Anatomical connectivity differences between the dorsal and ventral lateral prefrontal cortex (PFC) of the non-human primate strongly suggests that these regions support different functions. However, after years of study, it remains unclear whether these regions are functionally distinct. In contrast, there has been a groundswell of recent studies providing evidence for a rostro-caudal functional organization, along the lateral as well as dorsomedial frontal cortex. Thus, it is not known whether dorsal and ventral regions of lateral PFC form distinct functional networks and how to reconcile any dorso-ventral organization with the medio-lateral and rostro-caudal axes. Here, we used resting-state connectivity data to identify parallel dorsolateral and ventrolateral streams of intrinsic connectivity with the dorsomedial frontal cortex. Moreover, we show that this connectivity follows a rostro-caudal gradient. Our results provide evidence for a novel framework for the intrinsic organization of the frontal cortex that incorporates connections between medio-lateral, dorso-ventral, and rostro-caudal axes.

Chen, AJ-W, Britton M, Turner GR, Vytlacil J, Thompson TW, D'Esposito M.  2012.  Goal-directed attention alters the tuning of object-based representations in extrastriate cortex., 2012. Frontiers in human neuroscience. 6:187. Abstract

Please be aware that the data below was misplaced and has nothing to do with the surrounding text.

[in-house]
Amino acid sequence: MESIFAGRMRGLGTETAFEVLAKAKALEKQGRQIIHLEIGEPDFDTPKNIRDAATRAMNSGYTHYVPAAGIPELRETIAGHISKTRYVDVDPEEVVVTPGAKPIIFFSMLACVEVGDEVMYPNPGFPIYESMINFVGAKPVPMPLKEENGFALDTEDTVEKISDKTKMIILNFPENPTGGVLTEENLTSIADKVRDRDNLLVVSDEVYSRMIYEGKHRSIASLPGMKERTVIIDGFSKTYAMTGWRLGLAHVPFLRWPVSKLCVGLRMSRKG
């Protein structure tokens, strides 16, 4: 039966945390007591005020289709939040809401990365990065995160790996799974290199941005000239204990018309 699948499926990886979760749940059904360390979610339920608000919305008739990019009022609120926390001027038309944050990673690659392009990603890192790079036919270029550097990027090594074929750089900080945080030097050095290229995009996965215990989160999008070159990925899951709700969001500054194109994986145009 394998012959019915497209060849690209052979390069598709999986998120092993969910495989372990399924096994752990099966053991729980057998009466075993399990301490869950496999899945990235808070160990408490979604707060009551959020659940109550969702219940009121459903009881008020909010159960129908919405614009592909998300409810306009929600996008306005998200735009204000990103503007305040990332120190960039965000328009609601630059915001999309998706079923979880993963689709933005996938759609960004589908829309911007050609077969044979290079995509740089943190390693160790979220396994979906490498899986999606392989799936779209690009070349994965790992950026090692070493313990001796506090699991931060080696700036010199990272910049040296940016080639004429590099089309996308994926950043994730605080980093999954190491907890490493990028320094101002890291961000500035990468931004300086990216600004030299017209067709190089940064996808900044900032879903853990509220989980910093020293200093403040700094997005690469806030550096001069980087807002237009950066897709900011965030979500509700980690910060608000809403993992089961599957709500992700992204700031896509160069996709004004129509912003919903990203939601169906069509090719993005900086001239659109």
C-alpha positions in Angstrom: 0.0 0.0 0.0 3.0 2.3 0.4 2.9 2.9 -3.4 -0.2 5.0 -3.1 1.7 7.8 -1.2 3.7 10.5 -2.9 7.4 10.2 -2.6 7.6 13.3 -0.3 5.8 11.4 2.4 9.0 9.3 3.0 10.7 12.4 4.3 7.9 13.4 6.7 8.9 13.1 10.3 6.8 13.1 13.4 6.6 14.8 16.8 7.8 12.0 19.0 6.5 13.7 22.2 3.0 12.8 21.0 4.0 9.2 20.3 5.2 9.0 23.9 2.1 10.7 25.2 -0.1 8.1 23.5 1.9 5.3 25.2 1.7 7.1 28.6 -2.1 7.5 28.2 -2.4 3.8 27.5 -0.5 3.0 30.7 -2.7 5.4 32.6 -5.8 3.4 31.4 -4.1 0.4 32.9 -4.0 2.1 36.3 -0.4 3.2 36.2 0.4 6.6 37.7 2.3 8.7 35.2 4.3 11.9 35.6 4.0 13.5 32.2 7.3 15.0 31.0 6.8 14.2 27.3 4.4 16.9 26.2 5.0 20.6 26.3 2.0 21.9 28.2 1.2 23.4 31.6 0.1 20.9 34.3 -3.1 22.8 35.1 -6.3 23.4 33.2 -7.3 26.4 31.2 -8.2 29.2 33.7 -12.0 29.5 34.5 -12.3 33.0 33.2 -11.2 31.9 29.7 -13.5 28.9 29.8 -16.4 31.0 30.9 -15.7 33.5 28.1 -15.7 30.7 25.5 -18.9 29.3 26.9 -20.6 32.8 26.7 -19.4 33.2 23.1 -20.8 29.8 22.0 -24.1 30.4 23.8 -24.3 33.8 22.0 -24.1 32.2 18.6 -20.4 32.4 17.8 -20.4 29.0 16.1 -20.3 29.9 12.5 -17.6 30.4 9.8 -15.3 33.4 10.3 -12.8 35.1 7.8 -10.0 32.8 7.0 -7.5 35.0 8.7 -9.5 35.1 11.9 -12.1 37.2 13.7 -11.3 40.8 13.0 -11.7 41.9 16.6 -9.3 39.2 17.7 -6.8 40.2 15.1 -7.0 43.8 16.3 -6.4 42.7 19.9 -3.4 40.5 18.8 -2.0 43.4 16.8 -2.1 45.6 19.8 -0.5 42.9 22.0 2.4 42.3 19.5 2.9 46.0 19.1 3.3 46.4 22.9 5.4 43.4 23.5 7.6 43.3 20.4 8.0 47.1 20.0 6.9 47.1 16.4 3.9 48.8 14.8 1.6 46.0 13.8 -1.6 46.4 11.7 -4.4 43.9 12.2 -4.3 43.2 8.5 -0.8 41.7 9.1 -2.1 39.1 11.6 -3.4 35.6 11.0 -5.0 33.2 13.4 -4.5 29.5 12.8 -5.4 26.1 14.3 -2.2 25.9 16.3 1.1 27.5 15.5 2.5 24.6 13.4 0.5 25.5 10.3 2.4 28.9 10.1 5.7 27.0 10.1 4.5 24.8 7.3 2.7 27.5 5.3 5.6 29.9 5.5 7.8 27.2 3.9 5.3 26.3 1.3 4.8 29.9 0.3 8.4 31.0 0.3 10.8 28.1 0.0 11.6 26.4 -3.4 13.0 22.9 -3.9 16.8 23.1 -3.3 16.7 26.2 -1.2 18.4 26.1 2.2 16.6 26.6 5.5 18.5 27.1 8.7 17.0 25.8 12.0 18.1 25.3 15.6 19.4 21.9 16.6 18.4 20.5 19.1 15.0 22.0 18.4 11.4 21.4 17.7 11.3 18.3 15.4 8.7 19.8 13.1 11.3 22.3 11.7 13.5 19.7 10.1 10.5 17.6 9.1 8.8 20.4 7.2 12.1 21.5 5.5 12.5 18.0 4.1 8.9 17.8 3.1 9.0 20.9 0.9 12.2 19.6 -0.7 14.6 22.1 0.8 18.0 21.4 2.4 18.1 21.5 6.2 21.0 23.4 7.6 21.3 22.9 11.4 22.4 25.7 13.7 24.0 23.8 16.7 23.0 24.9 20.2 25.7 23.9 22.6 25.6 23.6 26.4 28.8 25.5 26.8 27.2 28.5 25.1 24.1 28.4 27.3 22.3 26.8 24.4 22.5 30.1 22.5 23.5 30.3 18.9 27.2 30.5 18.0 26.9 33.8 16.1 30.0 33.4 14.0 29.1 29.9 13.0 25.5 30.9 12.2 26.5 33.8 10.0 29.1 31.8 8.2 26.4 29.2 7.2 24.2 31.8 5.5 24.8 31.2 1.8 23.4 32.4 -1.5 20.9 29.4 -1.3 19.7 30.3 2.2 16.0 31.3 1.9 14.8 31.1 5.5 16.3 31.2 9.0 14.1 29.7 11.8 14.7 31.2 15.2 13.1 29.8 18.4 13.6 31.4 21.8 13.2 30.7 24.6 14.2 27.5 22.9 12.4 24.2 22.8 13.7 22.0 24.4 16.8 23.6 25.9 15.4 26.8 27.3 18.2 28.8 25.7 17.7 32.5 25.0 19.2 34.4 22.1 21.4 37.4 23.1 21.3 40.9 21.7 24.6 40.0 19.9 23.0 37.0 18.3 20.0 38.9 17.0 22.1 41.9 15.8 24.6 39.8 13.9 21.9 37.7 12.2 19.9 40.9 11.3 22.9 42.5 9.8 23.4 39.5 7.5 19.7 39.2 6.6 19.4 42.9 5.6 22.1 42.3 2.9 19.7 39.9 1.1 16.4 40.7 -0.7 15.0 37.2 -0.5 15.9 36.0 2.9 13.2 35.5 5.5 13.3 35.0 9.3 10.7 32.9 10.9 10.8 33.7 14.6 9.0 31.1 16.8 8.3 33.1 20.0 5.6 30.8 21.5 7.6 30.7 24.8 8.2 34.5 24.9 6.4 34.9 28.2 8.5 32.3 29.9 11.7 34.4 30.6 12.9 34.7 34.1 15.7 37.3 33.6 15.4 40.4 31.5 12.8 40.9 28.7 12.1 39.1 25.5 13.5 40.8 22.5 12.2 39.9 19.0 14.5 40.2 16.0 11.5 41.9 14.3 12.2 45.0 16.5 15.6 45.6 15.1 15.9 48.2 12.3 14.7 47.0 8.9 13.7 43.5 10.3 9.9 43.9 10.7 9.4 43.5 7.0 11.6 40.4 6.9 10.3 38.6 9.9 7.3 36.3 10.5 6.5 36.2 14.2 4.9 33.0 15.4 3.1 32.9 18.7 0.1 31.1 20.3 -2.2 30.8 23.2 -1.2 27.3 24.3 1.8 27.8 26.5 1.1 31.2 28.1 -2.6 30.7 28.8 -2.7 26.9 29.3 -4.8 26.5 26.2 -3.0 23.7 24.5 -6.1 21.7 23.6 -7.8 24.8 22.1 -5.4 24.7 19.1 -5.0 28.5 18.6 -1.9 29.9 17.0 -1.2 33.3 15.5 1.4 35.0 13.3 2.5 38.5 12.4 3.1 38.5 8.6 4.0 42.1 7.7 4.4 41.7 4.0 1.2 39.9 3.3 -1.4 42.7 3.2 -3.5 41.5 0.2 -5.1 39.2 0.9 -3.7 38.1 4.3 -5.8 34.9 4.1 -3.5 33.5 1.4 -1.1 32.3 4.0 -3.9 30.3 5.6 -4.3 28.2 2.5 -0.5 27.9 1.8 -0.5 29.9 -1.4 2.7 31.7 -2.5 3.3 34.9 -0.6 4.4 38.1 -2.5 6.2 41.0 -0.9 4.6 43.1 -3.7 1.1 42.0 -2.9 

Humans survive in environments that contain a vast quantity and variety of visual information. All items of perceived visual information must be represented within a limited number of brain networks. The human brain requires mechanisms for selecting only a relevant fraction of perceived information for more in-depth processing, where neural representations of that information may be actively maintained and utilized for goal-directed behavior. Object-based attention is crucial for goal-directed behavior and yet remains poorly understood. Thus, in the study we investigate how neural representations of visual object information are guided by selective attention. The magnitude of activation in human extrastriate cortex has been shown to be modulated by attention; however, object-based attention is not likely to be fully explained by a localized gain mechanism. Thus, we measured information coded in spatially distributed patterns of brain activity with fMRI while human participants performed a task requiring selective processing of a relevant visual object category that differed across conditions. Using pattern classification and spatial correlation techniques, we found that the direction of selective attention is implemented as a shift in the tuning of object-based information representations within extrastriate cortex. In contrast, we found that representations within lateral prefrontal cortex (PFC) coded for the attention condition rather than the concrete representations of object category. In sum, our findings are consistent with a model of object-based selective attention in which representations coded within extrastriate cortex are tuned to favor the representation of goal-relevant information, guided by more abstract representations within lateral PFC.